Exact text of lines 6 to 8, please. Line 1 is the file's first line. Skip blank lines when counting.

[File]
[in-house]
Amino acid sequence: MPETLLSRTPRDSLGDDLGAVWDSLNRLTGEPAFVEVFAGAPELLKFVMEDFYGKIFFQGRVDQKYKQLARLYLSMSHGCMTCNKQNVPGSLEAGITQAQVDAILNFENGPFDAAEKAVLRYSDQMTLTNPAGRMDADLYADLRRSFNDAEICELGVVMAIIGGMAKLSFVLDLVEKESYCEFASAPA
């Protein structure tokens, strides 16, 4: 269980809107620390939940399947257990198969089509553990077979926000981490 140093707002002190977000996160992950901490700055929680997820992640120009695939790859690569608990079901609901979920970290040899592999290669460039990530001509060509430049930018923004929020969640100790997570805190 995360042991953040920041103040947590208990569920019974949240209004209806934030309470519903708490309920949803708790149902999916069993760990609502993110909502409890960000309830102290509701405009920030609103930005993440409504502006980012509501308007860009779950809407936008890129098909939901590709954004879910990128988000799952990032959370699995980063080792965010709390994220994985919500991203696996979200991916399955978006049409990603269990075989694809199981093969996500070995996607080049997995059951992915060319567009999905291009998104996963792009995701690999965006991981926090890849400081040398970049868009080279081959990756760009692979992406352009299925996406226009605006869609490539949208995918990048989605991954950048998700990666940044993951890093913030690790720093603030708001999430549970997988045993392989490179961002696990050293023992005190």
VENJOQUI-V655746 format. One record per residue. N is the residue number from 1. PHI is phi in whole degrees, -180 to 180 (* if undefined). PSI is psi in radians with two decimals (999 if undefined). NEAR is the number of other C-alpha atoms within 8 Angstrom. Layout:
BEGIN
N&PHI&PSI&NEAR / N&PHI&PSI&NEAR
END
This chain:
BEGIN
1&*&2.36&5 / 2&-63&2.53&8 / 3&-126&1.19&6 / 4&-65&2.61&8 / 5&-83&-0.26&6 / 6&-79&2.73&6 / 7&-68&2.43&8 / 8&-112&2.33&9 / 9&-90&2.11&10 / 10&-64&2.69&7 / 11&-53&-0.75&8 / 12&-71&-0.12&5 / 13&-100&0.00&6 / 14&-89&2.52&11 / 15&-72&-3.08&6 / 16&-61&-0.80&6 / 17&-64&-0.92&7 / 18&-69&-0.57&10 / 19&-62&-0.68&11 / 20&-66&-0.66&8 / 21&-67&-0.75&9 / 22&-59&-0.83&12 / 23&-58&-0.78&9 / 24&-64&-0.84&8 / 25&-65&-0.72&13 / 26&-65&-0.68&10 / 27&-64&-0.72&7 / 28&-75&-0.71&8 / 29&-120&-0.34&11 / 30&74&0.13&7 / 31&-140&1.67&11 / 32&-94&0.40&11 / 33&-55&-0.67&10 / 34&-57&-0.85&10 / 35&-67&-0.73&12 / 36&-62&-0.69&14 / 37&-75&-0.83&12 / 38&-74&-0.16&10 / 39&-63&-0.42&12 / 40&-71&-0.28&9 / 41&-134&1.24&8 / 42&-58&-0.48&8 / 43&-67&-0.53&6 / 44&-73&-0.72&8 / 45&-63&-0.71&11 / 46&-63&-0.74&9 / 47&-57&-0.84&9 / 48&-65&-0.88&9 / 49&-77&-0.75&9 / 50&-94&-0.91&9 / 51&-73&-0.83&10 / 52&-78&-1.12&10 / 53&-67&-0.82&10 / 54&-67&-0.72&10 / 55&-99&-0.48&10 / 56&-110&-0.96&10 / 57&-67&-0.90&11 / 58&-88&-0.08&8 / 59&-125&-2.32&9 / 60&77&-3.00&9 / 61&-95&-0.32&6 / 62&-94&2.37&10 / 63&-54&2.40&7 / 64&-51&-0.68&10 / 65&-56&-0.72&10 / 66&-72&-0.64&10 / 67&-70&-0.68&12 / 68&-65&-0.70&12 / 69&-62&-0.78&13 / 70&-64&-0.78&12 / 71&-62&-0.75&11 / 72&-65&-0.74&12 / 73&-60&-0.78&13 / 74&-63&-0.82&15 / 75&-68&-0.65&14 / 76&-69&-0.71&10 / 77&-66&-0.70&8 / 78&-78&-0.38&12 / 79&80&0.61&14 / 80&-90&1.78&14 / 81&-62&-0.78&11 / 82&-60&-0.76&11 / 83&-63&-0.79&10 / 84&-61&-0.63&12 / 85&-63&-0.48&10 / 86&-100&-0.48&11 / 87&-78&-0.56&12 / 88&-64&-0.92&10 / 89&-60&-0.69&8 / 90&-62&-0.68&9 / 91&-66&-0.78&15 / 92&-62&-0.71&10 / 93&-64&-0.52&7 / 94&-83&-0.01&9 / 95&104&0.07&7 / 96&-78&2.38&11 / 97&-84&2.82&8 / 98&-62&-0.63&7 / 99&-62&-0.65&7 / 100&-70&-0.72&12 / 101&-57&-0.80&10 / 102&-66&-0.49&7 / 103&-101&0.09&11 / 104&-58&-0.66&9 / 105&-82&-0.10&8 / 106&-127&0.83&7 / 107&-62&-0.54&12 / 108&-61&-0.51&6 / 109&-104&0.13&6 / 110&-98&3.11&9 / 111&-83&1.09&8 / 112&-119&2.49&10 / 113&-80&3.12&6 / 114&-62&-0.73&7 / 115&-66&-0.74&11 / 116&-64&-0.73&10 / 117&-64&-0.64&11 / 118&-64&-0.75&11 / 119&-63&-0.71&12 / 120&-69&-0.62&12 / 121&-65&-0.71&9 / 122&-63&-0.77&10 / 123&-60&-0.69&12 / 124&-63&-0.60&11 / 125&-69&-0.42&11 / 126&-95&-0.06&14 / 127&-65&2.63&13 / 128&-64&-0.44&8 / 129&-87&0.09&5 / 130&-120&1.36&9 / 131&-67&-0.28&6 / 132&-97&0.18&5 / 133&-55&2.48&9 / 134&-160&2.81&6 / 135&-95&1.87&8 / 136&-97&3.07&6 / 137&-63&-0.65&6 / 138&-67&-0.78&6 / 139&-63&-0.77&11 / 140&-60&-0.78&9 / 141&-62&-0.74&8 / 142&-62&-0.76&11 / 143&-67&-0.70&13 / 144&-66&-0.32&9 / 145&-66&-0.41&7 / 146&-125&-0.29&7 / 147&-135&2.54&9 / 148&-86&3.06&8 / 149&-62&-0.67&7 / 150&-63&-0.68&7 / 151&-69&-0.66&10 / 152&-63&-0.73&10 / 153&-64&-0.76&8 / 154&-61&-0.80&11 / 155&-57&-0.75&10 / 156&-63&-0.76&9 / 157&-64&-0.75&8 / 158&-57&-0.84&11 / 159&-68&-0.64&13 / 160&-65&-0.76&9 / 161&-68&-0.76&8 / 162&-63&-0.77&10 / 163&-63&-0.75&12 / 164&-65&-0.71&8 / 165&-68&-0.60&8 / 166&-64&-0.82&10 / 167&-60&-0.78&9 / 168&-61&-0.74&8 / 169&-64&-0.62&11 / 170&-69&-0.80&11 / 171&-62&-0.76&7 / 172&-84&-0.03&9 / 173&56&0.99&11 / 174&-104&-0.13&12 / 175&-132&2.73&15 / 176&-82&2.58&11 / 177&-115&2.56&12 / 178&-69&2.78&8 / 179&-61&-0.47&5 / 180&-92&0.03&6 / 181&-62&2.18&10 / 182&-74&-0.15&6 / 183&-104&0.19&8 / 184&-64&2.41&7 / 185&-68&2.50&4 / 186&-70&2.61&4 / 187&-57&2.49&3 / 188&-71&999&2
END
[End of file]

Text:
N&PHI&PSI&NEAR / N&PHI&PSI&NEAR
END
This chain: